By Dan Meyers
Minutes after the start of the 2010 showdown football game against Colorado State, a CU player lies on the field clutching his right knee.
He’s brought to the bench limping. Assistants ease him onto a table. And Dr. Eric McCarty goes to work.
McCarty, the team physician, gently examines the right leg of Parker Orms. More tests later will tell exactly what’s wrong—the big worry is ligament damage—but clearly the promising freshman from Wheat Ridge, playing in his first college game, is done for the day. Orms leans against a table, ice pack wrapped around his knee, as teammates come by to embrace him and offer encouragement.
McCarty knows the frustration and pain of injury, and not just as a doctor.
McCarty treats freshman Parker Orms
during a game.
In the 1980s he was a highly recruited high school football player from Boulder, then a linebacker and fullback for the Buffaloes. At 6’1” and 230 pounds he packed a wallop, but still got hurt—an ankle, a knee.
There was, however, a plus to that.
“I had a few little injuries in high school,” the soft-spoken McCarty says. “I got interested then in the human body. After the injuries in college it really piqued my interest.”
That interest led him to medicine.
Today the CU medical school graduate is the football team physician and CU’s director of sports medicine. He’s also is an associate professor with the School of Medicine and team doc for CU skiing and soccer, as well as the University of Denver hockey squad.
“I love taking care of the teams,” McCarty says.
His former coach, Bill McCartney, says McCarty was special because he combined humility and drive.
“What you see is genuine,” McCartney says. “It’s all the time, not just because Eric’s having a good day. Eric was the ringleader. He influenced everybody. Everybody was proud to be associated with him.”
Beyond athletics, “McCarty was a phenomenal student,” the Boulder Daily Camera wrote in a profile, one of 10 National Football Foundation Hall of Fame scholar athletes as a college senior.
He’s quiet about his abilities. He mentions in one discussion that he was recruited out of high school by Stanford “and a few other schools.” You have to go to the newspaper archives to discover that those other schools included football powerhouses University of Southern California and Michigan, with University of Oregon and Arizona State lined up behind.
After graduating from CU in 1988, McCarty went to the CU medical school, completed a residency at Vanderbilt and then finished a fellowship in sports medicine and shoulder surgery at The Hospital for Special Surgery in New York City. In 1999 he joined the Vanderbilt University School of Medicine as an assistant professor in orthopedics and rehabilitation, and took care of the teams. Four years later he returned to Colorado in his varied roles as teacher, clinician and sports-team doc.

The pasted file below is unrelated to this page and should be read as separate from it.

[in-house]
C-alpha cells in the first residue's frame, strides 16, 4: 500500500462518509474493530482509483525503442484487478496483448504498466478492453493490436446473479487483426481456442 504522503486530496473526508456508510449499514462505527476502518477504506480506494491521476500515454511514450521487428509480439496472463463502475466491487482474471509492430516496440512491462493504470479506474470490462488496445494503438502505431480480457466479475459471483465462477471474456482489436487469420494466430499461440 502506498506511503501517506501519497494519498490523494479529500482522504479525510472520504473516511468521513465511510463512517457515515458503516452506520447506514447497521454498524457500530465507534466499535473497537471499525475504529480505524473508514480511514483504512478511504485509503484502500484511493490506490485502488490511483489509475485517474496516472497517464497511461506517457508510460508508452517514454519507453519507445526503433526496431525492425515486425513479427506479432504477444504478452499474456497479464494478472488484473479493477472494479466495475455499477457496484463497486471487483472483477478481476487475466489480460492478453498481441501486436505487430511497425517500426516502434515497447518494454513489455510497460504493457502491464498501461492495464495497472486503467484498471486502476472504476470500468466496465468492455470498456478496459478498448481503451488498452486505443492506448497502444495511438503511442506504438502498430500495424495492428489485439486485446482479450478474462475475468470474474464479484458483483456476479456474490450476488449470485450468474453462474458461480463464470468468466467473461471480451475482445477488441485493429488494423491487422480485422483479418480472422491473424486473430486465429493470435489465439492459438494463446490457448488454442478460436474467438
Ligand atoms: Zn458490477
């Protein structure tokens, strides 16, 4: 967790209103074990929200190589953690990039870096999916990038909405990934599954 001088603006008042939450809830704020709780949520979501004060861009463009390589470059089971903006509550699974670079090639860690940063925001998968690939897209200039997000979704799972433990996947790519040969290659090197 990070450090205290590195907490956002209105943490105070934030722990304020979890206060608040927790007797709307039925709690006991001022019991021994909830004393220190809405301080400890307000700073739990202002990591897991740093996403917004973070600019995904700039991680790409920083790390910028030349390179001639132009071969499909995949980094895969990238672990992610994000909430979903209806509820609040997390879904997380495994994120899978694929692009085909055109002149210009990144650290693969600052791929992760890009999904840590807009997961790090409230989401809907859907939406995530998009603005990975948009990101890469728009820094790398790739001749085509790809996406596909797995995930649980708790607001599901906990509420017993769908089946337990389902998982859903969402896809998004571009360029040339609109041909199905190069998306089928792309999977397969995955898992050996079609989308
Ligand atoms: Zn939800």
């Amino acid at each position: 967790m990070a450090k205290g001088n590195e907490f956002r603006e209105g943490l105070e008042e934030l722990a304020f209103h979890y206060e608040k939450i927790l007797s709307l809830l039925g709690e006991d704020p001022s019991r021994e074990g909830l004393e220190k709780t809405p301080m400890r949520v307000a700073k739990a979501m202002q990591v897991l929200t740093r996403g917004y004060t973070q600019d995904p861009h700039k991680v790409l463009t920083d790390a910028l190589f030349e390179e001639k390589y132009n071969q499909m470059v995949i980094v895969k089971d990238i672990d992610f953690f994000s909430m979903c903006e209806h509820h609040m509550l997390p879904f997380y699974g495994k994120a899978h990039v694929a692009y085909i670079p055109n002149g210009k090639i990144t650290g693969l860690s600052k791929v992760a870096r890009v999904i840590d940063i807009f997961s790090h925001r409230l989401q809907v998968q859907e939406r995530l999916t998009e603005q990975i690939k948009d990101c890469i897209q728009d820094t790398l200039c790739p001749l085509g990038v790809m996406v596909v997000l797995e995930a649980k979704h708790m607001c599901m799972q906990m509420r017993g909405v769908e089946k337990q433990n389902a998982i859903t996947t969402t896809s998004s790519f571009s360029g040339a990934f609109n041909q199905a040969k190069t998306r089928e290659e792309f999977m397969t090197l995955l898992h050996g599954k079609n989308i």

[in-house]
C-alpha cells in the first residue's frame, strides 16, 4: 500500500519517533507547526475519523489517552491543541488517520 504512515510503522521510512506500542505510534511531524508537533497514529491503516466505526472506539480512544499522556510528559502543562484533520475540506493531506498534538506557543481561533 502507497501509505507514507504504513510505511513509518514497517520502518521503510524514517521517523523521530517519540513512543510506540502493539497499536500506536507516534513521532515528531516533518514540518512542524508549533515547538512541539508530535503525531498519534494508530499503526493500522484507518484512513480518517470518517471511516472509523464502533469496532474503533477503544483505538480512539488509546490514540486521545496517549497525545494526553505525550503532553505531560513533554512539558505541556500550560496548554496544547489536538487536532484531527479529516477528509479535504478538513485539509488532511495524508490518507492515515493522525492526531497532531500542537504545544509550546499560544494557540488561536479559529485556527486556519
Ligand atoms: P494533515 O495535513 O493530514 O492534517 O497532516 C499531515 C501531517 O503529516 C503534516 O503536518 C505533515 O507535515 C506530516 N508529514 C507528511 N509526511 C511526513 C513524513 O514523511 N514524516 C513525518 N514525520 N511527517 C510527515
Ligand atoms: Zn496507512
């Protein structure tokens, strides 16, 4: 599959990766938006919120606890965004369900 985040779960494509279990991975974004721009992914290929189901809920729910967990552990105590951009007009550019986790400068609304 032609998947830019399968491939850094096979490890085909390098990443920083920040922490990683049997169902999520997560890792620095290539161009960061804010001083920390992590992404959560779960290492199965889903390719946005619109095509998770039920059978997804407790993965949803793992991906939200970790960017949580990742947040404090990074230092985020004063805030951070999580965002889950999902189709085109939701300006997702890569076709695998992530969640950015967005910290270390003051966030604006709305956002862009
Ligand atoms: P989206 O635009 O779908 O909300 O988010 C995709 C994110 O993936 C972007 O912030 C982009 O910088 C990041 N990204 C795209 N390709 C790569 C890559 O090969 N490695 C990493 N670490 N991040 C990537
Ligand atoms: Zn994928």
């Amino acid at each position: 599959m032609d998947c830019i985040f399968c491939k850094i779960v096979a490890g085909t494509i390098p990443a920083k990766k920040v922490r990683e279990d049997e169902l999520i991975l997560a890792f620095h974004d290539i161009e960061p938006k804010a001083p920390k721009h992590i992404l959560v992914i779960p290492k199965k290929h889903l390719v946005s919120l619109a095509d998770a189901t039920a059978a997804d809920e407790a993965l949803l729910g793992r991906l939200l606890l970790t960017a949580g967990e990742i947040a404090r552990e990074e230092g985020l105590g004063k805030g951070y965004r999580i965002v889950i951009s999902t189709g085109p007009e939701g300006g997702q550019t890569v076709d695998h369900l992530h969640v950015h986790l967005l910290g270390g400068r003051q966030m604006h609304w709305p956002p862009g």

During football season, he says, there may be a handful of injuries in each game. This fall has been no exception, with several players sidelined and quarterback Tyler Hansen possibly out for the season with a ruptured spleen.
“Players are bigger and stronger and faster today,” McCarty says. “The physics tells you there may be more injuries.”
On the field, McCarty, 45, heads his own team—various specialists ready to pitch in. Off the field too, they form a sports medicine practice with clinics in Boulder and Denver. He does rounds at University of Colorado Hospital and researches which surgical and rehab approaches heal people fastest. One, for example, focuses on rehab from ACL injury. In some cases he will uses a patient’s own plasma to extract proteins that promote healing.
If he had to pick just one joint to work on?
“The shoulder,” says McCarty, a board-certified orthopedic surgeon, “because it’s complex”—the infraspinatus and teres minor working with other muscles large and small, the balanced mechanics of that ball and socket, the sometimes-pesky rotator cuff. But he’s involved in treatment and research of every body part that gets tweaked, strained and sprained . He’s involved right now in an ACL survey outcomes study.
McCarty on the sidelines flanked by players.
He tracks the sports-injury trends. For young baseball pitchers, shoulder and elbow injuries have increased fivefold in the last 10 years. “They often will throw too much without adequate rest to allow their young bodies to recuperate,” McCarty told The Denver Post in a 2010 interview. “You've really got to shut kids down when they have a problem.”
In football, concussions are a growing concern and McCarty preaches greater awareness by players and coaches.
In the September game against the CSU Rams, Orms is the only CU player to need serious attention. It was an odd injury because it wasn’t caused by an opposing player. Defending a kickoff return, “I made one little cut and part of my leg went one way and part went the other way,” the player told the Post later.
The rest of the game McCarty prowls the sidelines, encouraging the players and draping towels drenched in ice water over sweaty necks. He’s the only one on the sidelines looking formal, in a white shirt, black CU tie and tan slacks.
As the game winds down, McCarty nods toward the scoreboard. “We’re just going to run out the clock he says.” CU wins it, 24-3.
McCarty, thinner now than in his playing days, stands among the celebrating players. He knows their stories—knows Orms, for example, is a top prospect whose older brother plays quarterback for the University of Northern Colorado, knows the tough stuff these young men go through.
But one look at his face tells you he also knows the joy of being out there with a game on the line.
So would he like to get back out there in a uniform? McCarty gazes across the field. “Yeah,” the CU team doctor says with a smile. “But then reality sets in.”